Conservation education at Pillur
Conservation education at Pillur

24 October 2016, Pillur:  Shiny  Rehel was in Pillur yesterday with 22 children from the Irula community. The children came from the nearby villages of Neeradi, Kil Pillur, Nellimarathur and Baralikadu. Conservation education is one of the initiatives of the Keystone’s Conservation Programme and the Sunday afternoon was spent sharing information on common butterflies, their importance and the nectar plants in the Pillur area. Shiny took the children walking in the nearby areas to spot butterflies. The book, Indian Butterflies by Guna Thilagaraj, was used as a reference and species such as common Indian crow, Donald eggfly, lime butterfly, mottled emigrant, dingy lime blue, common grass yellow and common gull were identified.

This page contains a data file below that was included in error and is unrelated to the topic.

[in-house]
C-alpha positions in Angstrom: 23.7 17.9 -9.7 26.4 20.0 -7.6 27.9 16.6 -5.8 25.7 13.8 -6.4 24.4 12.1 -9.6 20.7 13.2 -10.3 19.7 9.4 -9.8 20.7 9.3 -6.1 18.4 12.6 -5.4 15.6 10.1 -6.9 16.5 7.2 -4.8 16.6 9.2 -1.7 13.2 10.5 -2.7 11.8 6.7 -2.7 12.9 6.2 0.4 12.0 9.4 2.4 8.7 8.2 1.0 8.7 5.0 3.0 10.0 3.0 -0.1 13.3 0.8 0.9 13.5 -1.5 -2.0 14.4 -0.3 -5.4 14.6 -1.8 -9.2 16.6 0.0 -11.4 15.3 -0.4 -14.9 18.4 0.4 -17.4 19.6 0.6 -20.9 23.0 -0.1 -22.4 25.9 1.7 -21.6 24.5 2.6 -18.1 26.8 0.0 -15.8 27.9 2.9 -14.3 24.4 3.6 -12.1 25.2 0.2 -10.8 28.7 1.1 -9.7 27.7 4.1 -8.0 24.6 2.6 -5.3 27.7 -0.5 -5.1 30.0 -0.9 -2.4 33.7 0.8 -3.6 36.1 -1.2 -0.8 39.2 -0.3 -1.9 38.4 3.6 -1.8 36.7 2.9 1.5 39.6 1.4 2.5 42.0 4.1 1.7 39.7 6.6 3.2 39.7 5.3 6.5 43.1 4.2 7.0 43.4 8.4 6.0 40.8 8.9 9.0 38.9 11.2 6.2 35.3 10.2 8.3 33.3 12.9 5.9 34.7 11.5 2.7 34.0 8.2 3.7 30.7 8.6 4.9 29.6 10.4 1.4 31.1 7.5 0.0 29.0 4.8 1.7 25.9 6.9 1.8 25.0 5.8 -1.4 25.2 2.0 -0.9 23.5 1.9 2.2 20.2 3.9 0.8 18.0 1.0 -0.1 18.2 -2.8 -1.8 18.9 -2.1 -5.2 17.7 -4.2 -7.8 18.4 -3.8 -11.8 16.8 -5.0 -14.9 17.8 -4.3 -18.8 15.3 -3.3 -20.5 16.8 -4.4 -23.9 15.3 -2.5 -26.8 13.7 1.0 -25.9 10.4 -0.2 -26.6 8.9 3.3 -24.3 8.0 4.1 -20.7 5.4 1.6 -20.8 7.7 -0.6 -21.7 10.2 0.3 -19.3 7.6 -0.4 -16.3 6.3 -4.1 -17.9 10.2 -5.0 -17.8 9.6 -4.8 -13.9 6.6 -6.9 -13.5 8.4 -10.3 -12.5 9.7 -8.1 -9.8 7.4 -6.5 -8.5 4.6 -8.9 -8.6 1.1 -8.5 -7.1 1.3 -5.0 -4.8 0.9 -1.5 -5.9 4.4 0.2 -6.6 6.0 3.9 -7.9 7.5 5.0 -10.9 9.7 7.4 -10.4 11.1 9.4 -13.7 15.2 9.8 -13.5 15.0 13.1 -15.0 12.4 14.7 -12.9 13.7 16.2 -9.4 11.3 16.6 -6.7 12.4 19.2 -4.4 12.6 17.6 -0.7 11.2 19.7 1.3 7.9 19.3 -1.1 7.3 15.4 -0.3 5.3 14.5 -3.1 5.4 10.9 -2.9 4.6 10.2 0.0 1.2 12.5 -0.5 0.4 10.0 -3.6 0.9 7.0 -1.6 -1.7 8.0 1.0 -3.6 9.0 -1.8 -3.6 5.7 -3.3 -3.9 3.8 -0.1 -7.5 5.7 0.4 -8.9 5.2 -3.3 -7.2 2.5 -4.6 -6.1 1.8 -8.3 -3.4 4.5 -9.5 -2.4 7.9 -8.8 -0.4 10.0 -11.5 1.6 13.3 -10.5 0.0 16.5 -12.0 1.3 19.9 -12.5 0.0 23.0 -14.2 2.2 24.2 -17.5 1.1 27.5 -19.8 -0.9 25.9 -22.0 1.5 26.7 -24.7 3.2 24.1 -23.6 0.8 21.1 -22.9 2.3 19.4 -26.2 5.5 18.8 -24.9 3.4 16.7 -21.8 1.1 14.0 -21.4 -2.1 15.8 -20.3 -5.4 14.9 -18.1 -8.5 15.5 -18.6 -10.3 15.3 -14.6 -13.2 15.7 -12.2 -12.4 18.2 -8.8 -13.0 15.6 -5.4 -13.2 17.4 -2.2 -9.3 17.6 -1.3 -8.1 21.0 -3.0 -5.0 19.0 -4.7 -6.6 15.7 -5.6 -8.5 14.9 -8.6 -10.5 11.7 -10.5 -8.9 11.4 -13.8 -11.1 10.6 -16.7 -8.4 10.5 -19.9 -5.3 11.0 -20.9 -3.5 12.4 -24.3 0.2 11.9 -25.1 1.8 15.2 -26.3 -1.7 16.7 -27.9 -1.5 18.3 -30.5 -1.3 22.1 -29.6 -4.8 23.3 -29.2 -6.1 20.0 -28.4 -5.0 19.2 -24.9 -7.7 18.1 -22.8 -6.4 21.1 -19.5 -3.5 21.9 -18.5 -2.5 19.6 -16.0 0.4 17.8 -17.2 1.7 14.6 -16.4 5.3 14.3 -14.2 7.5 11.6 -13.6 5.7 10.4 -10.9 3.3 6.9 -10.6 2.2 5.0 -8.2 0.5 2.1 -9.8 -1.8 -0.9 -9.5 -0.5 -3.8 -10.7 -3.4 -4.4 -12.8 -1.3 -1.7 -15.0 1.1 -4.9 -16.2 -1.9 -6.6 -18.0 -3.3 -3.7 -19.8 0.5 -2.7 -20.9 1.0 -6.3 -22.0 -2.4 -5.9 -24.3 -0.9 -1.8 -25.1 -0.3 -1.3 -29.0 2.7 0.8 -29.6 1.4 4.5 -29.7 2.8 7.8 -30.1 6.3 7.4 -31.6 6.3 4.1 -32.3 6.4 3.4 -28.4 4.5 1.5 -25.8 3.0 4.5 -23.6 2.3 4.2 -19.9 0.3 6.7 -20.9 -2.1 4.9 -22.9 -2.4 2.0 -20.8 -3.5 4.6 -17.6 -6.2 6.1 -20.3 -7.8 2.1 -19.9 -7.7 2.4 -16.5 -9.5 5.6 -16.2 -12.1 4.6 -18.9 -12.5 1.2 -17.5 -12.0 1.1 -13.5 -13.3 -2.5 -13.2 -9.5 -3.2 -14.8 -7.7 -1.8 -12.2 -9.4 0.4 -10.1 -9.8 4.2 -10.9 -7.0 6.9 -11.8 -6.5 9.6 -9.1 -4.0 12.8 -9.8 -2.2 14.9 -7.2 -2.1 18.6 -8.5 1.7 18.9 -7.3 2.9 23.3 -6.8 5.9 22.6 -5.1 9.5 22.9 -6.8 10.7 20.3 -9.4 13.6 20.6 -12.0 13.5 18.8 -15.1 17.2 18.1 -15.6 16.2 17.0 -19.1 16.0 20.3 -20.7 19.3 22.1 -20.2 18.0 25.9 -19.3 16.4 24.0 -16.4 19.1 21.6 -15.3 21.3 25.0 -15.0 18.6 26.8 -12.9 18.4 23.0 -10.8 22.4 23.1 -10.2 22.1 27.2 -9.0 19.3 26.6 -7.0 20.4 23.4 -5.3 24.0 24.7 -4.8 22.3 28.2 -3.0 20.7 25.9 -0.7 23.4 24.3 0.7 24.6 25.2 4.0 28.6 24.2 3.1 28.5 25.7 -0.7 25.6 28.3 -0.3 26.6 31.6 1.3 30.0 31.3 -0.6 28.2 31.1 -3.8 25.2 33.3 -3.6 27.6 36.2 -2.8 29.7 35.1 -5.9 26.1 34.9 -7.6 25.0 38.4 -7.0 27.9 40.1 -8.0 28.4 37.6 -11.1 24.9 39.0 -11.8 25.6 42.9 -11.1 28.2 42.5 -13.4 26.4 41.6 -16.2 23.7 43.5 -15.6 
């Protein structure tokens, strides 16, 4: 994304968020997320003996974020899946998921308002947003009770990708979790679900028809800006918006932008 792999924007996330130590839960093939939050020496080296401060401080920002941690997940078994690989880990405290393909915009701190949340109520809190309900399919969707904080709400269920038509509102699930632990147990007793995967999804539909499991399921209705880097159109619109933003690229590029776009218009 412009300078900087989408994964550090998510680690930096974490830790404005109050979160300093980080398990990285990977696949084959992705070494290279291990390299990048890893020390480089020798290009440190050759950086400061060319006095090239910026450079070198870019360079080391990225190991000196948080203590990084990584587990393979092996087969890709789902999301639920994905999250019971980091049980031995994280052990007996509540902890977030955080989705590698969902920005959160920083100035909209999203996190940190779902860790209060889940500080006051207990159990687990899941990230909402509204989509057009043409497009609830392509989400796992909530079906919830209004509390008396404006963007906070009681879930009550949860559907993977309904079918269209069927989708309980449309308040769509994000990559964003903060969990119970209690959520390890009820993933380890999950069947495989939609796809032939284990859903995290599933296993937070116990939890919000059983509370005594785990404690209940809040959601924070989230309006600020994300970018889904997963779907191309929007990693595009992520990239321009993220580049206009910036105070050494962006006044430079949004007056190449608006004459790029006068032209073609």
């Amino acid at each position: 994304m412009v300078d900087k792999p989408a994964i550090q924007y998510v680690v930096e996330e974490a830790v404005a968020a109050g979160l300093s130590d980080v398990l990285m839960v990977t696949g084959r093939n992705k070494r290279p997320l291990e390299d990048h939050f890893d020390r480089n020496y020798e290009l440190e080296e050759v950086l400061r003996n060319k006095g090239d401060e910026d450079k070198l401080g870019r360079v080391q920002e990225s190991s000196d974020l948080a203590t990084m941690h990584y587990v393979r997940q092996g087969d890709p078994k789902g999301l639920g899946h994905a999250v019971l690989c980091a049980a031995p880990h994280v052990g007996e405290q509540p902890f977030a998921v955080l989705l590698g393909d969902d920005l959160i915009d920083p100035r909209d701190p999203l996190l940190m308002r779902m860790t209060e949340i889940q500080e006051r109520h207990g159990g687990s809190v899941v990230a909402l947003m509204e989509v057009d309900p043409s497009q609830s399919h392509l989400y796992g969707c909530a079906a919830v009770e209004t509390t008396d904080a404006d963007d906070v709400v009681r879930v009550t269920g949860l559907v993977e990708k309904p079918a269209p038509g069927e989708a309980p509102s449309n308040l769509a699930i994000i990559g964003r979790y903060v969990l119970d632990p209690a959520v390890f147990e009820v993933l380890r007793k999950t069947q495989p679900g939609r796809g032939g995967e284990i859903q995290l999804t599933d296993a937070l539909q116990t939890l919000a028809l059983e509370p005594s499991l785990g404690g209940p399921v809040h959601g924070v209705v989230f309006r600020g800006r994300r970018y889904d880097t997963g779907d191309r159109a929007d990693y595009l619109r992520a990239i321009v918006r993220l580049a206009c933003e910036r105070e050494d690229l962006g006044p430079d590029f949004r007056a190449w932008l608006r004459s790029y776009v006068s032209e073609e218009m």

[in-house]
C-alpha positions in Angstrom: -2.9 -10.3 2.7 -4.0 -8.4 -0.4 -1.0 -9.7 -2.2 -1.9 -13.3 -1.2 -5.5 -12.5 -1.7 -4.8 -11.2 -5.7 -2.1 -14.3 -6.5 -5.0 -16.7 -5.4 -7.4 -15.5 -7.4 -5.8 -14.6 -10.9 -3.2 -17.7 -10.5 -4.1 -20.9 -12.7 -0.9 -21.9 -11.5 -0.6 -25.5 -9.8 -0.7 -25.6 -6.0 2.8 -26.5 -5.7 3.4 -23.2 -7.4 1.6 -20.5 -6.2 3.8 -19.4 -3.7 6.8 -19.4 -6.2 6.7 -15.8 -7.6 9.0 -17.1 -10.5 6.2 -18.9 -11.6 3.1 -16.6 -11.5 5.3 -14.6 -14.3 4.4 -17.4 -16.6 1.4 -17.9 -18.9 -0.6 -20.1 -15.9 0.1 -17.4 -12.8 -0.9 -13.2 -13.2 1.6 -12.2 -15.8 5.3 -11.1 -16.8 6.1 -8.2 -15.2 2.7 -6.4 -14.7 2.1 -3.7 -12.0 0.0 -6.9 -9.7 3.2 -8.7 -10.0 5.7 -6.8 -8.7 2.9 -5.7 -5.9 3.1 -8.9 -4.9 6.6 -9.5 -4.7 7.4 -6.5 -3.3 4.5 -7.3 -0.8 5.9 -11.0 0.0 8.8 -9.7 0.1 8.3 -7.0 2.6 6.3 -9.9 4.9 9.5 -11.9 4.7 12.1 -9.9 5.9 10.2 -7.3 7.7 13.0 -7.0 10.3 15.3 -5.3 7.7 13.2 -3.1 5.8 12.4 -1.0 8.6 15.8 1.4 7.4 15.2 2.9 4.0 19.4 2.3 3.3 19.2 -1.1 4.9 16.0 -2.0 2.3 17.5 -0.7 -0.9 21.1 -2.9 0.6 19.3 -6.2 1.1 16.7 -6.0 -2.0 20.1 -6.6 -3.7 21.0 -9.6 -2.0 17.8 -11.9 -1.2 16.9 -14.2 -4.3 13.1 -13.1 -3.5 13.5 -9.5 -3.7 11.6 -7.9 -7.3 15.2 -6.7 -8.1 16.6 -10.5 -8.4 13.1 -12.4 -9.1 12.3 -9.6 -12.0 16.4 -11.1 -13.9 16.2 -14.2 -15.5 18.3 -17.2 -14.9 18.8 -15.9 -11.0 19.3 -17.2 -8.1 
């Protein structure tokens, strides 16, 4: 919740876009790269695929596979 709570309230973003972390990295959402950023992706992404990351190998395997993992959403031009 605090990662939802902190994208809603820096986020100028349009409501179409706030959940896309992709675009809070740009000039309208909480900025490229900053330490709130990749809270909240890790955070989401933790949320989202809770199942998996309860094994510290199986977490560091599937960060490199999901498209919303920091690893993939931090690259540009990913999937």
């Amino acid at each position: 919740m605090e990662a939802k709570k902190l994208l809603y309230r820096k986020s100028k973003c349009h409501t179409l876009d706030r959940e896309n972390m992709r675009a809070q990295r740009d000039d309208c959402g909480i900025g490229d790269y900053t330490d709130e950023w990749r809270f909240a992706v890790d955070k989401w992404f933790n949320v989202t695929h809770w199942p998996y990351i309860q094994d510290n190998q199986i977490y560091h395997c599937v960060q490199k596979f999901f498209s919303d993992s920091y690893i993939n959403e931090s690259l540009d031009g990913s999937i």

Lime butterfly
Lime butterfly

Shiny explained to the children about the life cycle from egg to caterpillar to pupa and finally to butterfly. She told them about the importance of butterflies as pollinators and about the flowering plants that are visited frequently by them, as well as behaviour such as mud puddling. Mud puddling is a phenomenon where butterflies and other insects settle onto moist soil and suck up moisture through their proboscis. The moisture contains mineral nutrients which the insects are otherwise unable to obtain.

Craftwork - handprint butterfly!
Craftwork – handprint butterfly!

The session ended with craftwork where the children learnt how to make butterflies and caterpillars out of paper. The children were in the age group of 6 to 15 and enjoyed this activity immensely. They will be continuing to observe the butterflies with special attention to host plants where eggs are laid. This activity will be guided by Rajendran and Chandran, Keystone field assistants based in Pillur.

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